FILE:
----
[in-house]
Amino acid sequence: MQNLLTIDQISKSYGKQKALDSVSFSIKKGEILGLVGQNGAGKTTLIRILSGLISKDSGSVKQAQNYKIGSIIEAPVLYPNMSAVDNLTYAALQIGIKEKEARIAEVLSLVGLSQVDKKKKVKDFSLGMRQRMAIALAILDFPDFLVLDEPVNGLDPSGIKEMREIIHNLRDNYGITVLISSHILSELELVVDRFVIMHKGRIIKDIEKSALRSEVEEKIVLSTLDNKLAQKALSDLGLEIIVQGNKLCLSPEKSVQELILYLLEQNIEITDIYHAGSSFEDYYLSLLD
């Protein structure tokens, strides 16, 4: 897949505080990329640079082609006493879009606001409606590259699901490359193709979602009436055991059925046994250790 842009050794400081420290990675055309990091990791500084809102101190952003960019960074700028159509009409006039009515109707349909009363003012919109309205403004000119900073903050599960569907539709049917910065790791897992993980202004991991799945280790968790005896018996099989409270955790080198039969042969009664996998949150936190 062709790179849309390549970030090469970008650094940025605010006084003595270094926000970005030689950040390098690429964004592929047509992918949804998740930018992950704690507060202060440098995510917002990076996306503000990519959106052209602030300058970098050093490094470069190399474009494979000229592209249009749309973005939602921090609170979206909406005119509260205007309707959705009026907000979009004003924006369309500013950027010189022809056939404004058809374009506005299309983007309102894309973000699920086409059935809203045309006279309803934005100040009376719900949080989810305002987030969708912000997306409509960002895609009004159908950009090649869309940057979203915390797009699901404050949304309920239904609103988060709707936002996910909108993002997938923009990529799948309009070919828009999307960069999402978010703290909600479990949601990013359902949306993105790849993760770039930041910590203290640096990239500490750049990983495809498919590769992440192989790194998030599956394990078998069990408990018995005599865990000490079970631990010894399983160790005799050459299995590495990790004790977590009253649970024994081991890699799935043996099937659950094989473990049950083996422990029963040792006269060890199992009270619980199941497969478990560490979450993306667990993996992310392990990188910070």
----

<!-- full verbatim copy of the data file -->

[in-house]
Amino acid sequence: MQNLLTIDQISKSYGKQKALDSVSFSIKKGEILGLVGQNGAGKTTLIRILSGLISKDSGSVKQAQNYKIGSIIEAPVLYPNMSAVDNLTYAALQIGIKEKEARIAEVLSLVGLSQVDKKKKVKDFSLGMRQRMAIALAILDFPDFLVLDEPVNGLDPSGIKEMREIIHNLRDNYGITVLISSHILSELELVVDRFVIMHKGRIIKDIEKSALRSEVEEKIVLSTLDNKLAQKALSDLGLEIIVQGNKLCLSPEKSVQELILYLLEQNIEITDIYHAGSSFEDYYLSLLD
């Protein structure tokens, strides 16, 4: 897949505080990329640079082609006493879009606001409606590259699901490359193709979602009436055991059925046994250790 842009050794400081420290990675055309990091990791500084809102101190952003960019960074700028159509009409006039009515109707349909009363003012919109309205403004000119900073903050599960569907539709049917910065790791897992993980202004991991799945280790968790005896018996099989409270955790080198039969042969009664996998949150936190 062709790179849309390549970030090469970008650094940025605010006084003595270094926000970005030689950040390098690429964004592929047509992918949804998740930018992950704690507060202060440098995510917002990076996306503000990519959106052209602030300058970098050093490094470069190399474009494979000229592209249009749309973005939602921090609170979206909406005119509260205007309707959705009026907000979009004003924006369309500013950027010189022809056939404004058809374009506005299309983007309102894309973000699920086409059935809203045309006279309803934005100040009376719900949080989810305002987030969708912000997306409509960002895609009004159908950009090649869309940057979203915390797009699901404050949304309920239904609103988060709707936002996910909108993002997938923009990529799948309009070919828009999307960069999402978010703290909600479990949601990013359902949306993105790849993760770039930041910590203290640096990239500490750049990983495809498919590769992440192989790194998030599956394990078998069990408990018995005599865990000490079970631990010894399983160790005799050459299995590495990790004790977590009253649970024994081991890699799935043996099937659950094989473990049950083996422990029963040792006269060890199992009270619980199941497969478990560490979450993306667990993996992310392990990188910070």